Thursday, August 16, 2012

For Want of a Horse

Like many women (and some men too), I loved horses when I was a kid. I still do, though nowadays I am more likely to be running alongside my dogs as they race around an agility course than hurtling over jumps (or around barrels) on a horse's back. I never realized my adolescent ambition of owning my own horse, but I did work at a stable for a couple of years as a teen and I've taken riding lessons off and on since I was a kid.

One of the things that appeals to many people about traditional high fantasy settings is the notion of using horses as transportation. There is no doubt that mechanical conveyances are faster, not to mention easier to care for. But the emotional bond that can form between horse and rider has long been romanticized in folklore and literature.

Since most people living in the modern world have had only passing contact with equines, there are a lot of things that people don't know about these animals and a lot of inaccuracies that can creep into stories with horses in them. If someone is setting a story in an actual historic setting, or is trying to create a parallel world that is at the exact same level of social development as a historic period, the potential for anachronisms exists as well.

I thought I'd rack my memories, do a little research and put down some "fun facts" about horses that may be useful to anyone writing a fantasy (or other stories) where travel by horseback or in carriages is involved. I delved into my collection of Equus magazines for some of this information, and did a little web research for the rest.

How fast can a horse travel?

A horse can walk 3-4 mph (a league was once defined as the distance a horse could walk in an hour).
A horse can trot about 8 mph (though this varies with breed and conformation)
A horse can canter 10-17 mph
A horse can gallop 25-30 mph

A horse can only gallop at top speed for a few miles/minutes at a time and will have to spend some time recovering afterwards at a walk (just as you would after running a foot race). On a long journey, a rider typically alternates between walking and trotting and the horse will need some brief rests over the course of the day and a long rest in between. It can canter or gallop for brief periods, but this will be more strenuous and require more recovery.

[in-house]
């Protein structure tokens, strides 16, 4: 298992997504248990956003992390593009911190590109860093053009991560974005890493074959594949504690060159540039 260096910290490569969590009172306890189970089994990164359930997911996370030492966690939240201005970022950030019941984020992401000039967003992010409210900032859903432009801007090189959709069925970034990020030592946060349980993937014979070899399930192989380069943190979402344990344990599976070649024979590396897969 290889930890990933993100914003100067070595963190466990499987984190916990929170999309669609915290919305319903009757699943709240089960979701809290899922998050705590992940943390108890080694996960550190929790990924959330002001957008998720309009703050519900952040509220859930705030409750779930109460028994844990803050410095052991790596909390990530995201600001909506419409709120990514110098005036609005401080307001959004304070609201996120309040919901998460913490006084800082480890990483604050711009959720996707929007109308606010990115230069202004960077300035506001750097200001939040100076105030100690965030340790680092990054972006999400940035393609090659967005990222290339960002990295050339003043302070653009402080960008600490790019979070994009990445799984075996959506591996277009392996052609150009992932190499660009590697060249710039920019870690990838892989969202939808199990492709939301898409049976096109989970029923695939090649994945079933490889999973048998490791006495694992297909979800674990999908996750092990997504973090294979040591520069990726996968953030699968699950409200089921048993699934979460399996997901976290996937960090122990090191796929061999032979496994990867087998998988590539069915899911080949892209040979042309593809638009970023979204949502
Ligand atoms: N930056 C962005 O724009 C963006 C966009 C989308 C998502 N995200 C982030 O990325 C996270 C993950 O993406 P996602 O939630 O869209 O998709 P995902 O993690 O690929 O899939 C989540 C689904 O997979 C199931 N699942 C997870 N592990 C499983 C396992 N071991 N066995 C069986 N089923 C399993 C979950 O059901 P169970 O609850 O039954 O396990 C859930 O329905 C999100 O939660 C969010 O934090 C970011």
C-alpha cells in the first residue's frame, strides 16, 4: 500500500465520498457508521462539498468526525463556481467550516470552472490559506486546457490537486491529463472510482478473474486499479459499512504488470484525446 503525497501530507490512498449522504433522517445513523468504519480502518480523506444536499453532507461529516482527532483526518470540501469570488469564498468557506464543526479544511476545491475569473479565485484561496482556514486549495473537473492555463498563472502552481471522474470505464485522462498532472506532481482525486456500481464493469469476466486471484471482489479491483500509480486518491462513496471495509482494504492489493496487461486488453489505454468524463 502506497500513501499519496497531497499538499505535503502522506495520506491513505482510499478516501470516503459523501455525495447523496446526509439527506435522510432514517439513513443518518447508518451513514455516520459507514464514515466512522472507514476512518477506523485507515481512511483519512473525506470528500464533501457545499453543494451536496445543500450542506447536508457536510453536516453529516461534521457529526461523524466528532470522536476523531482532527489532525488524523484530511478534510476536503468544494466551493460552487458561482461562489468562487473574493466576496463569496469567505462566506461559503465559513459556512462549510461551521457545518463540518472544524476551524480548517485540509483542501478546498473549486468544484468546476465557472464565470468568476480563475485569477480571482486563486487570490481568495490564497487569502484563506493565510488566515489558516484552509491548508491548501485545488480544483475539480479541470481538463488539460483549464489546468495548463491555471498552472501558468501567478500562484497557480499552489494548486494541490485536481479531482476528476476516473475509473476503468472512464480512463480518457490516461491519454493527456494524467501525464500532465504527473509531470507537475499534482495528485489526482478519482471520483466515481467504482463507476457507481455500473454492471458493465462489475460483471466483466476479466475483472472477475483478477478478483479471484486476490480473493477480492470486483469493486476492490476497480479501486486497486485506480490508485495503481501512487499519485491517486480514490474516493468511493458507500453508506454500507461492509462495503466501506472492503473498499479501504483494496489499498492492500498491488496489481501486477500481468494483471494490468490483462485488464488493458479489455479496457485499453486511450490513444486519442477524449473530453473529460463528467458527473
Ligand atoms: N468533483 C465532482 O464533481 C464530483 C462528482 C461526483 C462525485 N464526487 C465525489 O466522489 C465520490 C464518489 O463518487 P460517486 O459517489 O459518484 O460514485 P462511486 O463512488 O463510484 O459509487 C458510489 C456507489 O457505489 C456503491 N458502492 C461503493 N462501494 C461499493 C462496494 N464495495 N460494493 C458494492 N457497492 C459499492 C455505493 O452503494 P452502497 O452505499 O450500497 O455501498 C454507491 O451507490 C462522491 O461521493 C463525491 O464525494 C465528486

A well-conditioned horse that is not carrying a really heavy rider or load could ostensibly travel up to 100 miles in a day, but this would be exhausting and not something the animal could do day after day.

For a horse on a long journey of several days, 20-30 miles in a day would be more sustainable. The load a horse is carrying, its overall condition (and the terrain) will affect this.

How much weight can a horse carry or pull?

Saddle horses typically range from 875-1300 pounds and can safely carry 15-30% of their body weight. Live weight (a rider) is easier to carry than dead weight (a pack) since riders can shift their weight to make things easier for the horse. So pack horses may show signs of stress when they are carrying 25% of their weight or more.

Horses can pull considerably more weight than they can carry. It is not too hard for a horse to be able to pull its own weight, and they can even pull several times their own weight for shorter distances. The size of the vehicle's wheels make a difference, with larger wheels being easier to pull than smaller ones but conveyances with smaller wheels providing faster acceleration and greater maneuverability.

Dray (or draugh/draft) breeds, such as modern Clydesdales can weigh more than 2000 pounds and stand 18 or more hands (a hand is four inches) high!  The heavy horses used by knights were the ancestors of many of the dray breeds that are still around today, though horses (and people) tended to be shorter back then.

How much food and water does a horse need?

Whether or not a rider needs to carry grain for a horse will depend on how hard he/she is working the animal and how much forage there is along the way or if they are stopping at inns at night.

A typical diet for a 1000 pound horse doing moderate work would be 20-25 pounds of feed a day, most of which would be hay or grass (if grass, the weight will be higher, due to its high moisture content). Approximately 2-5 pounds of this would typically be taken in as grain (often oats or mixed feeds) each day, though this amount would vary depending on the amount of work the horse is doing and how much grass or hay is available. Horses do better with frequent small meals than they do with just 1-2 large meals a day. Horses that have adequate time to graze and are not being worked really hard usually do fine with just hay and grass in their diet.

A horse will drink 6-10 gallons of water a day on average, and of course if it is working hard or in hot conditions, it will need considerably more. It is not possible to carry enough water for a horse's needs, even for just a day or two. This means horses are not useful in very arid environments where there are long pulls between water holes.

Potential anachronisms in historic settings

Horseshoes: The inventor of the horseshoe is unknown, but they came into existence in the early middle ages. Horses that are not traveling a lot over hard/paved/rocky surfaces actually do quite well without shoes, but the invention of shoes did prevent excess hoof wear once people began to pave streets. Prior to the middle ages, Asian horsemen used leather booties when horses were traveling over rough terrain, and Romans sometimes fitted horses with leather "hipposandals." There is no record of people nailing pieces of metal to horses' feet until the 6th or 7th centuries CE. By around 1000 CE, cast bronze shoes with nail holes made an appearance, and iron horseshoes became widespread by the 13th or 14th centuries.